Taylor Swift, the queen of breakup anthems, has been doing it for years. She's written a song about almost everything personal that has happened to her over the course of her music career, with amazing results! Her peppy music also has a part to play, but would she really be as talked about had it not been for the incredible marketing of her personal life? No, there's no denying that.  

While it's true that music can be a massive outlet for emotions that we feel, especially for the artist writing or singing them, it's also true that a great piece should be able to stand for itself and not rely on strategies — such as relationships and personal lives — to climb charts.

Unfortunately, this gimmick has been used too often and it is about time fans see through this bogus technique.


Take Zayn Malik, for example. After his breakup with ex-fiancee Perry Edwards from Little Mix, he started dating Gigi Hadid, a model who was a rising star, and the two made the most of the fame that they got together as a couple. Nothing wrong with it at all — they were cute and it was fun. Then, as Zayn and Gigi split earlier this year, both made it look like an amicable breakup. But, as celebrity breakups go, with drama always lurking underneath the surface, the two had their fair share of it.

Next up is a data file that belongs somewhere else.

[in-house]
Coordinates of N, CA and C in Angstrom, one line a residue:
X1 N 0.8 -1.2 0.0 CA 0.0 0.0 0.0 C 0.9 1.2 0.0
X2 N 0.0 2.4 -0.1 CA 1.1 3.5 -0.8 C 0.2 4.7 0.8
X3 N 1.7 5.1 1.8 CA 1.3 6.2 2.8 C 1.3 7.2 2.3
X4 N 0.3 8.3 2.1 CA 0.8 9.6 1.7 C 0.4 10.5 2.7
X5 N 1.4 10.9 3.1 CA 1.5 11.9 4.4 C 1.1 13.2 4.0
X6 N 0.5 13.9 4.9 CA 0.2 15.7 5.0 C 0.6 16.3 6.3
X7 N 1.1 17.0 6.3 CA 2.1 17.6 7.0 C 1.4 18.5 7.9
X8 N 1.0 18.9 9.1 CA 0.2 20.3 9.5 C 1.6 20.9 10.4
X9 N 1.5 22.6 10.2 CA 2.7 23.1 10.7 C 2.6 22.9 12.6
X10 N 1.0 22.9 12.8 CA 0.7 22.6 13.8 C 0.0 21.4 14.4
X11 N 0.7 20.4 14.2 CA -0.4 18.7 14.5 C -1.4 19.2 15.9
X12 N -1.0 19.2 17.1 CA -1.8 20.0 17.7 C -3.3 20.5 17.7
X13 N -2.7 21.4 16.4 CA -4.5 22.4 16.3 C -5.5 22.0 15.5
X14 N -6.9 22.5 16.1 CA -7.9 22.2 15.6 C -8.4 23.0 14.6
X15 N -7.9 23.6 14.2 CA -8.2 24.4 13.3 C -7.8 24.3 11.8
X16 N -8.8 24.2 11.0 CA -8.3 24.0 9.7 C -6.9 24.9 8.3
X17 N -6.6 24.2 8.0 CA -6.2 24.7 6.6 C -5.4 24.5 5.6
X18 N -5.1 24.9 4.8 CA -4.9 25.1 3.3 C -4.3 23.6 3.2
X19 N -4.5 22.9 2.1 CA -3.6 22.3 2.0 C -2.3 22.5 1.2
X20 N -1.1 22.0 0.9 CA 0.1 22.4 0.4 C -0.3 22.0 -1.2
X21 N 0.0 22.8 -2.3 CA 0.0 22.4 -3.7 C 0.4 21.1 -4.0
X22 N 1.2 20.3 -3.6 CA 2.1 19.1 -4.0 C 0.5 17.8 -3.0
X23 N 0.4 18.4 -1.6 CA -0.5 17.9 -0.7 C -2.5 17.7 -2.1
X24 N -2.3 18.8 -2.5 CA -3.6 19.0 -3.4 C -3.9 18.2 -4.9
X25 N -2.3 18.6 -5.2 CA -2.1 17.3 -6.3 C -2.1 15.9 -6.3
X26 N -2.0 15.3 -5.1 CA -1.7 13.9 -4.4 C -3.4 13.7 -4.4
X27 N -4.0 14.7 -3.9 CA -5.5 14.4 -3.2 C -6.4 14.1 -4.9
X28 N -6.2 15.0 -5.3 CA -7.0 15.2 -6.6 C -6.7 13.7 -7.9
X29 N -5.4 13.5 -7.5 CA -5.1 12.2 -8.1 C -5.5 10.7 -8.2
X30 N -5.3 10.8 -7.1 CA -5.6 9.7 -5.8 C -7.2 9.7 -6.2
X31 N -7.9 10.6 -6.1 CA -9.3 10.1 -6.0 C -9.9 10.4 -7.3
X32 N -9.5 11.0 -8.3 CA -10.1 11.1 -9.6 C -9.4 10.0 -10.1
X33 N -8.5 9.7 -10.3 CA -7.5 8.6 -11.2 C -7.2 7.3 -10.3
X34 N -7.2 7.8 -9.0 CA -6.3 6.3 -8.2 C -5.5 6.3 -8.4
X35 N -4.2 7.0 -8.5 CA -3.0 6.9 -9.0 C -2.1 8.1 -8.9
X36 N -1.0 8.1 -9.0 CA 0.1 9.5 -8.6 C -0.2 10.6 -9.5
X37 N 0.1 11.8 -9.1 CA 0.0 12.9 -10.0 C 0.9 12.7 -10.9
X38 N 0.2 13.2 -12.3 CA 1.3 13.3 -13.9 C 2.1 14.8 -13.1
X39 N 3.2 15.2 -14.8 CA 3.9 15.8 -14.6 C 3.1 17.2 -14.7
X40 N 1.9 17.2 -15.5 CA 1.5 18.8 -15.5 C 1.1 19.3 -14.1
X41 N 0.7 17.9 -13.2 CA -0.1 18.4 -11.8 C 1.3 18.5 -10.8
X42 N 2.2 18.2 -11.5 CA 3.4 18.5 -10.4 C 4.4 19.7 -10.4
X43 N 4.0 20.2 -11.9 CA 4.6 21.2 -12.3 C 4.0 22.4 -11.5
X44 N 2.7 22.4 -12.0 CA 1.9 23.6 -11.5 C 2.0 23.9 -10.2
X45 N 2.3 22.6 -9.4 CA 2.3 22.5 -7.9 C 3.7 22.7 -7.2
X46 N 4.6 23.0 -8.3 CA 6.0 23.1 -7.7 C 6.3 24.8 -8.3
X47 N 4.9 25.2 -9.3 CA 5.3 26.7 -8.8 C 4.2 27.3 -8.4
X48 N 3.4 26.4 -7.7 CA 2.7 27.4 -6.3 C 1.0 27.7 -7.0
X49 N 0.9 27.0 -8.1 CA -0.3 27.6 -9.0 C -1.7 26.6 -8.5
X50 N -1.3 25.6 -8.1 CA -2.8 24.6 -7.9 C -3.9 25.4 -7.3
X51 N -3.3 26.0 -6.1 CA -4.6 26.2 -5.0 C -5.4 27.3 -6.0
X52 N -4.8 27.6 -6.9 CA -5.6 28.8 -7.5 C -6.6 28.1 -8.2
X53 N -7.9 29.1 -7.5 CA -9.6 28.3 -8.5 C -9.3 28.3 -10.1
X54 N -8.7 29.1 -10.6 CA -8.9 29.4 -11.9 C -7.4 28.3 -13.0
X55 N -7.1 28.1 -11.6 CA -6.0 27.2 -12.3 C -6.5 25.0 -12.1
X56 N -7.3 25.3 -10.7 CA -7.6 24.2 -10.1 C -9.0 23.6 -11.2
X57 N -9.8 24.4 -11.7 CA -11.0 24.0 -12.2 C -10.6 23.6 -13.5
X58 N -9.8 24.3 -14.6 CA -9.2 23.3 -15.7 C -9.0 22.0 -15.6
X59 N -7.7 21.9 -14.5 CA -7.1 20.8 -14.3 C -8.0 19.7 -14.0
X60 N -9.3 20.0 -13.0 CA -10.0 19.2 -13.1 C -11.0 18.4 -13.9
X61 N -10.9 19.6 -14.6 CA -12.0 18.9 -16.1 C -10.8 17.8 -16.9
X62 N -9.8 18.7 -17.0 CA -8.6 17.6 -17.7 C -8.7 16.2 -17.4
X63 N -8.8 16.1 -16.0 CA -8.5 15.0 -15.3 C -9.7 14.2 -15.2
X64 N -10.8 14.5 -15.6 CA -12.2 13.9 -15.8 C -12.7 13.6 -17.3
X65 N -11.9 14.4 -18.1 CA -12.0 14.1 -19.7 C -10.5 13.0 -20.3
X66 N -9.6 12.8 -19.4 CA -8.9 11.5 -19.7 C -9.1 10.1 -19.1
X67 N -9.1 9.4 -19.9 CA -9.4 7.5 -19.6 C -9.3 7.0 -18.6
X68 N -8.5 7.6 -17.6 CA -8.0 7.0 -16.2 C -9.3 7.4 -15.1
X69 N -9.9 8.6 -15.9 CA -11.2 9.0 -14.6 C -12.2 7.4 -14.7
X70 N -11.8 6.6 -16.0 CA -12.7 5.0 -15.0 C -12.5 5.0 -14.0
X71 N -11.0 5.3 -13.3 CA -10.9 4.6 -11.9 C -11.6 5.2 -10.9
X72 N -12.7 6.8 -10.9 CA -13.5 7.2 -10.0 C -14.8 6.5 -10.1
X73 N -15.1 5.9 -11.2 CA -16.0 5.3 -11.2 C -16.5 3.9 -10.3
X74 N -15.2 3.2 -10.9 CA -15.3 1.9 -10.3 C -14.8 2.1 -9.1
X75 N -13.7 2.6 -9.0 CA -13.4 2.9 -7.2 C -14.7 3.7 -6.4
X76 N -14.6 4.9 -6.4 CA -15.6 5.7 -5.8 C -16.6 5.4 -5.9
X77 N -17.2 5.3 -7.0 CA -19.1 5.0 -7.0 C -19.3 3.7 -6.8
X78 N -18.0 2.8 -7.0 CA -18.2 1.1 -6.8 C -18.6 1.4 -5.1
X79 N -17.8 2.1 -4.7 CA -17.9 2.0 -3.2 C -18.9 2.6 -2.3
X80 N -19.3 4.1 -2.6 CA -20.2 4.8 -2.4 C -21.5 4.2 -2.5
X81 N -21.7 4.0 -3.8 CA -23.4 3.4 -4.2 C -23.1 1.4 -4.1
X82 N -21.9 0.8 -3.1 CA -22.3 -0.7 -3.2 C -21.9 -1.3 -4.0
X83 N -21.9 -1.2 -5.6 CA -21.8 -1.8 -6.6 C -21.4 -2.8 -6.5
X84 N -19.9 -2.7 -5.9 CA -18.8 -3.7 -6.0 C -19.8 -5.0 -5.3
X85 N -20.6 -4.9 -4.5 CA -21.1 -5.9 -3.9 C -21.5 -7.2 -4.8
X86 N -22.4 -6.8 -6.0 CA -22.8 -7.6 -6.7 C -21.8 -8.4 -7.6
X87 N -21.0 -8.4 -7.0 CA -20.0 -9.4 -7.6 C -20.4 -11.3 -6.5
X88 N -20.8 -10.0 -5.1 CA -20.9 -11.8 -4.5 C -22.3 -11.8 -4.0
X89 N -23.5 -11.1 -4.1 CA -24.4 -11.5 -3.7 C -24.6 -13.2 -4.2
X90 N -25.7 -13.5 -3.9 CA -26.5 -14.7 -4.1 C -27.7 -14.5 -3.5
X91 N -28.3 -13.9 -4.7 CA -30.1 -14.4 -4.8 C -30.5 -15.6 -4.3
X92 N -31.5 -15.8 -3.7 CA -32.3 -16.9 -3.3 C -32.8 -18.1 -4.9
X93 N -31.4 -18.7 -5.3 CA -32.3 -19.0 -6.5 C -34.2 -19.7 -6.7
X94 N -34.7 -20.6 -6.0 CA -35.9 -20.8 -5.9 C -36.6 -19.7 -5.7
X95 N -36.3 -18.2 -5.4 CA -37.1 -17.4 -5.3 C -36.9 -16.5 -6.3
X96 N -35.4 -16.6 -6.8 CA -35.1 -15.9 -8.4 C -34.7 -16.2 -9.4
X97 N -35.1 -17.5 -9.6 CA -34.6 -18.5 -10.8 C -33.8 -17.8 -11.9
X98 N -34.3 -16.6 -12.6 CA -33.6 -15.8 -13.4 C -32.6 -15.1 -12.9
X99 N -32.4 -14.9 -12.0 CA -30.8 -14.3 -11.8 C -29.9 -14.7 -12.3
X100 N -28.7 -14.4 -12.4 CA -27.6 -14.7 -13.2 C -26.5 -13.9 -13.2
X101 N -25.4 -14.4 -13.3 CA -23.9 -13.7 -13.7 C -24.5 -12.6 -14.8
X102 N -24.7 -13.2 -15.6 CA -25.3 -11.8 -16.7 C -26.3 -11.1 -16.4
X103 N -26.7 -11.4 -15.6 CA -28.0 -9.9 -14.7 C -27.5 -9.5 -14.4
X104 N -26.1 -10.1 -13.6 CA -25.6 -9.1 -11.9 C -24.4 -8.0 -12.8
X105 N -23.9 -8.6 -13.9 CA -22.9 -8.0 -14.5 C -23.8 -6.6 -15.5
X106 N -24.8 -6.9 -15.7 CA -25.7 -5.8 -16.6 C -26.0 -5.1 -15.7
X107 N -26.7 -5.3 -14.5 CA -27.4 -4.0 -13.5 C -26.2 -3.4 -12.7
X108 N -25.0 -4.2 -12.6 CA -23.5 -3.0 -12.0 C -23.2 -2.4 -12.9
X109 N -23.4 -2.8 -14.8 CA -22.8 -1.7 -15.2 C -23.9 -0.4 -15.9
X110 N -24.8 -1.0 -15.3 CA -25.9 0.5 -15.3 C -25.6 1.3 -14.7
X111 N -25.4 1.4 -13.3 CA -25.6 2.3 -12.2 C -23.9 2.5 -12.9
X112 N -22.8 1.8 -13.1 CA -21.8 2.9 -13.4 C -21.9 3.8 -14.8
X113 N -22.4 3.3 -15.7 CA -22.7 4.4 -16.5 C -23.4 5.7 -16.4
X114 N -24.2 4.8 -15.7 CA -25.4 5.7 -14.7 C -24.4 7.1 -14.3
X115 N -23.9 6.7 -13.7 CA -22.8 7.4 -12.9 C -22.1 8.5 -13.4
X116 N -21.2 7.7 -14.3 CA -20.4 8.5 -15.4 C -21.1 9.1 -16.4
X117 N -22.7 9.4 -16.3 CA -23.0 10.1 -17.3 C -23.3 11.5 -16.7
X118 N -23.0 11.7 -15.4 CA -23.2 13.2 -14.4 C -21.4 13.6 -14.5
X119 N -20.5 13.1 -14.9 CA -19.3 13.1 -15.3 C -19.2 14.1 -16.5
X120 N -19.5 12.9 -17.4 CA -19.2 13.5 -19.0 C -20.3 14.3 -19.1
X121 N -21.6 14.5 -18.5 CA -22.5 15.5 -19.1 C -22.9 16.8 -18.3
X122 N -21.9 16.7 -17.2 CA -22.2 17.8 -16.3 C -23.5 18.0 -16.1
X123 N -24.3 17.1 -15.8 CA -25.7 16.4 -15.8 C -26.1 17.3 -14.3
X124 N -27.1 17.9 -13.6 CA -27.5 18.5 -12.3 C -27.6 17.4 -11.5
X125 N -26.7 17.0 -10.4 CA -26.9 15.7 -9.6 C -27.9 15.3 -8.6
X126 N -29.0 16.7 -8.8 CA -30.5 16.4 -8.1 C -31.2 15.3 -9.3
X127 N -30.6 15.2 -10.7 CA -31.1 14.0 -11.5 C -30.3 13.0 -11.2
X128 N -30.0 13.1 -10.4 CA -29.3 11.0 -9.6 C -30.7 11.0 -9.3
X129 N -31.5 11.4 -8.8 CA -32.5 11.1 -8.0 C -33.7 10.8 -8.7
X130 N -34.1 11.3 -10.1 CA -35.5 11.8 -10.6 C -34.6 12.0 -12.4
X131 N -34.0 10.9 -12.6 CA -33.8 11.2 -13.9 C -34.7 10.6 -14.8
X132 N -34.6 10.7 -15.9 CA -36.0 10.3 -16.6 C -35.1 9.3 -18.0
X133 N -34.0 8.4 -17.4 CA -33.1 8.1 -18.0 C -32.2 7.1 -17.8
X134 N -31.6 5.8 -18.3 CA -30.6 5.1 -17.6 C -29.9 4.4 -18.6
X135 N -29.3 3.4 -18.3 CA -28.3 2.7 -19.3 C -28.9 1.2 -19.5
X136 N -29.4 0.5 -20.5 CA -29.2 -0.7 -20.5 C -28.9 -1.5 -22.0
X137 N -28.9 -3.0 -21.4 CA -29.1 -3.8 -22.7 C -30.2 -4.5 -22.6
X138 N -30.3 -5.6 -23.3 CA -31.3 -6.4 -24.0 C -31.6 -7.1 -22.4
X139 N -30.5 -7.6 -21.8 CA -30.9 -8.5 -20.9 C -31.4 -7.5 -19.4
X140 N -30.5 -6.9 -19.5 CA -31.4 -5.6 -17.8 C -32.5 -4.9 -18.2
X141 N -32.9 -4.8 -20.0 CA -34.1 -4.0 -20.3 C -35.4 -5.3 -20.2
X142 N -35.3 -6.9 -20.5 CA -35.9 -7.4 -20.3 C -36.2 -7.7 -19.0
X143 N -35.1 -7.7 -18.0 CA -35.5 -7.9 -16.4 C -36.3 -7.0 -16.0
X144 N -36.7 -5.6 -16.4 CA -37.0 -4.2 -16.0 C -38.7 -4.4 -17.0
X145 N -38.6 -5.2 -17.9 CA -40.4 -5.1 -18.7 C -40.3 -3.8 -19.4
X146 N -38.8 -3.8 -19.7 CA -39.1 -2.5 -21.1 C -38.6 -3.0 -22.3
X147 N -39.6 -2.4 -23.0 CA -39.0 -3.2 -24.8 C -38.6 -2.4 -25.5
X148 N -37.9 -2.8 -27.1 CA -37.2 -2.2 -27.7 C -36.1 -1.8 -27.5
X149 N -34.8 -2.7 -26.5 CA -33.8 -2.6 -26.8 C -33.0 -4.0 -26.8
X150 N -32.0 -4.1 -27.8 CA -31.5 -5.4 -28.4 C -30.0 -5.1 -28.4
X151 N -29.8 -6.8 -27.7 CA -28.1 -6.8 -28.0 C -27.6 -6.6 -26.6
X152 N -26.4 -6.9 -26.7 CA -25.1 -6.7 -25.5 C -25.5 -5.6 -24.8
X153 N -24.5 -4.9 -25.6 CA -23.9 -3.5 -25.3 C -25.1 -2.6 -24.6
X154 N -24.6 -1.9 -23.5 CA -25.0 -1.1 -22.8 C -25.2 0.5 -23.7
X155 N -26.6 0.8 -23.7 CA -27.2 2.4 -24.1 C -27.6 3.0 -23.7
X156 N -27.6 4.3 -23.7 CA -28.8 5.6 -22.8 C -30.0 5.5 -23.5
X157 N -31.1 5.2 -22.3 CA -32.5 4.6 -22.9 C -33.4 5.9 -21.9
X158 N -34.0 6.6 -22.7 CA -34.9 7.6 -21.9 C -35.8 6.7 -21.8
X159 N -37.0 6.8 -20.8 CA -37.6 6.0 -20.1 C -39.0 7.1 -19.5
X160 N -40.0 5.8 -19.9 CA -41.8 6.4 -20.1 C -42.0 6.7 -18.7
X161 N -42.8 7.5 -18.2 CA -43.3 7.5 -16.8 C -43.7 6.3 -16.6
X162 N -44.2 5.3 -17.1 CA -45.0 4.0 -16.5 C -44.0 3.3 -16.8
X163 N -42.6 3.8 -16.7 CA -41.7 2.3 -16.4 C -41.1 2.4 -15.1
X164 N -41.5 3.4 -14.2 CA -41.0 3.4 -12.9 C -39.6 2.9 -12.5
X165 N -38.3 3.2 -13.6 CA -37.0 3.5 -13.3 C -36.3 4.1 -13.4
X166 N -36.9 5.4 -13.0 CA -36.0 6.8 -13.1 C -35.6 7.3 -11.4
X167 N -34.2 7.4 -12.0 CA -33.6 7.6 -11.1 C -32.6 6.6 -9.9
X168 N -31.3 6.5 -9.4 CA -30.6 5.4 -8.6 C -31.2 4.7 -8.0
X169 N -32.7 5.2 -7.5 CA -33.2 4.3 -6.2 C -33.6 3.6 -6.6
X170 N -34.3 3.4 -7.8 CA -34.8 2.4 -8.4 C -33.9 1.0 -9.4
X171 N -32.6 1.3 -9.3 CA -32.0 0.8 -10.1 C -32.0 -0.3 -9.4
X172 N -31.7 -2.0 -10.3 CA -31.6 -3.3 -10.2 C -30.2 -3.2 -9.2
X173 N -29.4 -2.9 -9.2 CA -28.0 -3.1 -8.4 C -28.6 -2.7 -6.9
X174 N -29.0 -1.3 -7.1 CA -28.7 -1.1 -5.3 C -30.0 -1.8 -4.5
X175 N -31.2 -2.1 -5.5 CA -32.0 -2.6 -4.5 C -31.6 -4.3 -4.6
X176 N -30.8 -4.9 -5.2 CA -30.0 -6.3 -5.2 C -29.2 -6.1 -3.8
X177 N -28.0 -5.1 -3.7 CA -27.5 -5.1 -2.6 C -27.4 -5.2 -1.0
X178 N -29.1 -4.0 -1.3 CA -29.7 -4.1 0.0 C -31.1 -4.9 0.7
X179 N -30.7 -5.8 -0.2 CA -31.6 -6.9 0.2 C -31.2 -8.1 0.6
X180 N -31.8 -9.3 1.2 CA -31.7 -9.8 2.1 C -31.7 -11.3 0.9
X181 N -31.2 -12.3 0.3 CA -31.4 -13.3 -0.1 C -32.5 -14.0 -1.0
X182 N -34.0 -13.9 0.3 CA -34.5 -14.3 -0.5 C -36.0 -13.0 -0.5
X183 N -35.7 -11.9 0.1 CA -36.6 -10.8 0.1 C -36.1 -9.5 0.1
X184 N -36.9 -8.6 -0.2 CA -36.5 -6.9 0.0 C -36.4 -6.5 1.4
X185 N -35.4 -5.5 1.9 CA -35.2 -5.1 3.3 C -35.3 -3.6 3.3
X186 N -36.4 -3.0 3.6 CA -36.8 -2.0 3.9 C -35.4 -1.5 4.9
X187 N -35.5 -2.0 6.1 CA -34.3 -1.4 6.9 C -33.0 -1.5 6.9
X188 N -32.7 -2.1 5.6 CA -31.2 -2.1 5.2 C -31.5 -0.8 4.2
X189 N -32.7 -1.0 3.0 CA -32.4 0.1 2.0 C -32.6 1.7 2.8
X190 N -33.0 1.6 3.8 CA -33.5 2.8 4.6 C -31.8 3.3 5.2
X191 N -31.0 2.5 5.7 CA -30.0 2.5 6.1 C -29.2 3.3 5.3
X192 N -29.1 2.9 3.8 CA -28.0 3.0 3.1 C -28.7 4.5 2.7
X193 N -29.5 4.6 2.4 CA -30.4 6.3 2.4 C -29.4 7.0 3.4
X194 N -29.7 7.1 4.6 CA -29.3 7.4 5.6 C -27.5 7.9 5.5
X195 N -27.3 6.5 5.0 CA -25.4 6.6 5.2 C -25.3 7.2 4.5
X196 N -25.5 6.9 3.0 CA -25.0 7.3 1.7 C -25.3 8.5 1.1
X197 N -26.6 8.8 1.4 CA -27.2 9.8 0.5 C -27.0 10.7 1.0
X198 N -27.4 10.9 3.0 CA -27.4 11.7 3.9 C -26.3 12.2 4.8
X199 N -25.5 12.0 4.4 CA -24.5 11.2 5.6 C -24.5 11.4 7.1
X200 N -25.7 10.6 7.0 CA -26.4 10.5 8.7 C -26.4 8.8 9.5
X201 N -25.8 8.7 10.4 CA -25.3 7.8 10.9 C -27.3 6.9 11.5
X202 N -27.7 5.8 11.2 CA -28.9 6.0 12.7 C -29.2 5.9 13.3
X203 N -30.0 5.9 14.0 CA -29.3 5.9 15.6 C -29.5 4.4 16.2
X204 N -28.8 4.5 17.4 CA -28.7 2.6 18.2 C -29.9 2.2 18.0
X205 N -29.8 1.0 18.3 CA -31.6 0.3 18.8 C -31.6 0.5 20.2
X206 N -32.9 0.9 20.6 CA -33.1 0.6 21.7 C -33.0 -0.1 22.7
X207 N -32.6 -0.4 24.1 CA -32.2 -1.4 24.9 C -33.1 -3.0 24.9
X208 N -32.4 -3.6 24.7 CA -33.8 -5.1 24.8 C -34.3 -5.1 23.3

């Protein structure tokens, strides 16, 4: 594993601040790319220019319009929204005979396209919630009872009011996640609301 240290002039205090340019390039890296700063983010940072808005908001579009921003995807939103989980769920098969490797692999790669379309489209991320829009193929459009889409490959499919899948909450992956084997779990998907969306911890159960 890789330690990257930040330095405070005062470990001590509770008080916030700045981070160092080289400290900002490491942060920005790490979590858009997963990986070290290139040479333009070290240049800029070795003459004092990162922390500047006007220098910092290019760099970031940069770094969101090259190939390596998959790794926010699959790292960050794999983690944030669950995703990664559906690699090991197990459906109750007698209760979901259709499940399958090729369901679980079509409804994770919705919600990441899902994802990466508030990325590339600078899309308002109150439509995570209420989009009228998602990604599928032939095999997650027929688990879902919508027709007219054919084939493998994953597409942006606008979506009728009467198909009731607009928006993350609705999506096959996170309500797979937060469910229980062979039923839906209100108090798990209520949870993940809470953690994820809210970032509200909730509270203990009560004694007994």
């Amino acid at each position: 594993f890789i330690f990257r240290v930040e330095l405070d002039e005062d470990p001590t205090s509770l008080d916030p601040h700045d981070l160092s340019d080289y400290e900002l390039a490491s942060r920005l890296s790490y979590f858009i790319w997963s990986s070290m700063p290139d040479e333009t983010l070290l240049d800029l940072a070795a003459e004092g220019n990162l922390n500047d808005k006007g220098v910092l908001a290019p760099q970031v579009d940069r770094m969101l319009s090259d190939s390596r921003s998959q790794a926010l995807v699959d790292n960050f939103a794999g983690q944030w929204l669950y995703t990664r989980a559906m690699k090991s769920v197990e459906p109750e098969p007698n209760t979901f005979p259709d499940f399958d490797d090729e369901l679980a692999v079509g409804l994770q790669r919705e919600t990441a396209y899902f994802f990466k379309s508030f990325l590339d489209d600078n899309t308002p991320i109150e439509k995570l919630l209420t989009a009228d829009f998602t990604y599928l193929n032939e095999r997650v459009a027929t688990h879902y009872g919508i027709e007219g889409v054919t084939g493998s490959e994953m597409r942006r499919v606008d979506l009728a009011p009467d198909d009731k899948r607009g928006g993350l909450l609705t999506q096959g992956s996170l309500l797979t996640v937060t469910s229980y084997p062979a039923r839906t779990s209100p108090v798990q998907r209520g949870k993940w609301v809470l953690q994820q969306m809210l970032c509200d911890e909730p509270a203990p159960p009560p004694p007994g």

Then, just as talk of his new album came around, there were rumors that he wanted to scrap most of the tracks on his new album because they reminded him of Gigi and were way too painful to sing. He is said to have recorded more than 30 songs about his supermodel ex. Fans were very disappointed, as expected, and Bam! just a couple of days later, he drops a music video for a new song.